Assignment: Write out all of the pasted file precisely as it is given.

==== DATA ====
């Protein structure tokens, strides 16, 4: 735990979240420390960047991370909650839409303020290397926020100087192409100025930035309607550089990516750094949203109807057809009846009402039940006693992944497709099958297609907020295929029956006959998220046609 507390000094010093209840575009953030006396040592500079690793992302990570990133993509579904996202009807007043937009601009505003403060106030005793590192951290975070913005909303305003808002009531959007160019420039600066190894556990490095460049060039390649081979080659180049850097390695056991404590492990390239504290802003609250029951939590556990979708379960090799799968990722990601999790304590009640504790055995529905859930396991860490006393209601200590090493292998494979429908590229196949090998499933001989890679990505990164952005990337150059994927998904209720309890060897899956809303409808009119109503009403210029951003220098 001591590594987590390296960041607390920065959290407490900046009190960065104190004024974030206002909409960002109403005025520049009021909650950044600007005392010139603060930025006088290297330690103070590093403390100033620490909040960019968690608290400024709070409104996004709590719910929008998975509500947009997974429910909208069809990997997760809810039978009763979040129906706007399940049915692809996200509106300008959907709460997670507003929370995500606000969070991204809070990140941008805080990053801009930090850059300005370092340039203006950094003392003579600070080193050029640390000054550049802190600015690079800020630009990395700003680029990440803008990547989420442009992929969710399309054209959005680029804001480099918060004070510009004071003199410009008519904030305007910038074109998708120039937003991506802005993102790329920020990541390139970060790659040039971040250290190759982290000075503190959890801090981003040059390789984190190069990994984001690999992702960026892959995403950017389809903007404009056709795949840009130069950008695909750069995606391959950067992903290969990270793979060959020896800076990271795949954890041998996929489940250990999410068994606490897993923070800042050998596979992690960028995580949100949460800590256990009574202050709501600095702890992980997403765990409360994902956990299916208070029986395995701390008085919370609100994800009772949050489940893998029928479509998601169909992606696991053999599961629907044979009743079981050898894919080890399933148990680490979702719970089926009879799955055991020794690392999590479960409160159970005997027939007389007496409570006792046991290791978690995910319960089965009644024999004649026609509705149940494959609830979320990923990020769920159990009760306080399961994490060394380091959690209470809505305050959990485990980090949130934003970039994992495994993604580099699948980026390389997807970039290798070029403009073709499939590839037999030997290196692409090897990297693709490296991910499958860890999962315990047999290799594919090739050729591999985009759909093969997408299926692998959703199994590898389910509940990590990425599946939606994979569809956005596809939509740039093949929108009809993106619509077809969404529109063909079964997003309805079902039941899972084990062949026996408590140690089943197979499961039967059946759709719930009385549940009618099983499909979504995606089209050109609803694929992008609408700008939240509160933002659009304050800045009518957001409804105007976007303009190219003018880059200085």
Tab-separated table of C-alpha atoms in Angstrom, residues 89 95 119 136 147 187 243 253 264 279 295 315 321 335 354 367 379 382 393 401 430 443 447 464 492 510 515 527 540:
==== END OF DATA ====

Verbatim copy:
């Protein structure tokens, strides 16, 4: 735990979240420390960047991370909650839409303020290397926020100087192409100025930035309607550089990516750094949203109807057809009846009402039940006693992944497709099958297609907020295929029956006959998220046609 507390000094010093209840575009953030006396040592500079690793992302990570990133993509579904996202009807007043937009601009505003403060106030005793590192951290975070913005909303305003808002009531959007160019420039600066190894556990490095460049060039390649081979080659180049850097390695056991404590492990390239504290802003609250029951939590556990979708379960090799799968990722990601999790304590009640504790055995529905859930396991860490006393209601200590090493292998494979429908590229196949090998499933001989890679990505990164952005990337150059994927998904209720309890060897899956809303409808009119109503009403210029951003220098 001591590594987590390296960041607390920065959290407490900046009190960065104190004024974030206002909409960002109403005025520049009021909650950044600007005392010139603060930025006088290297330690103070590093403390100033620490909040960019968690608290400024709070409104996004709590719910929008998975509500947009997974429910909208069809990997997760809810039978009763979040129906706007399940049915692809996200509106300008959907709460997670507003929370995500606000969070991204809070990140941008805080990053801009930090850059300005370092340039203006950094003392003579600070080193050029640390000054550049802190600015690079800020630009990395700003680029990440803008990547989420442009992929969710399309054209959005680029804001480099918060004070510009004071003199410009008519904030305007910038074109998708120039937003991506802005993102790329920020990541390139970060790659040039971040250290190759982290000075503190959890801090981003040059390789984190190069990994984001690999992702960026892959995403950017389809903007404009056709795949840009130069950008695909750069995606391959950067992903290969990270793979060959020896800076990271795949954890041998996929489940250990999410068994606490897993923070800042050998596979992690960028995580949100949460800590256990009574202050709501600095702890992980997403765990409360994902956990299916208070029986395995701390008085919370609100994800009772949050489940893998029928479509998601169909992606696991053999599961629907044979009743079981050898894919080890399933148990680490979702719970089926009879799955055991020794690392999590479960409160159970005997027939007389007496409570006792046991290791978690995910319960089965009644024999004649026609509705149940494959609830979320990923990020769920159990009760306080399961994490060394380091959690209470809505305050959990485990980090949130934003970039994992495994993604580099699948980026390389997807970039290798070029403009073709499939590839037999030997290196692409090897990297693709490296991910499958860890999962315990047999290799594919090739050729591999985009759909093969997408299926692998959703199994590898389910509940990590990425599946939606994979569809956005596809939509740039093949929108009809993106619509077809969404529109063909079964997003309805079902039941899972084990062949026996408590140690089943197979499961039967059946759709719930009385549940009618099983499909979504995606089209050109609803694929992008609408700008939240509160933002659009304050800045009518957001409804105007976007303009190219003018880059200085």
Tab-separated table of C-alpha atoms in Angstrom, residues 89 95 119 136 147 187 243 253 264 279 295 315 321 335 354 367 379 382 393 401 430 443 447 464 492 510 515 527 540: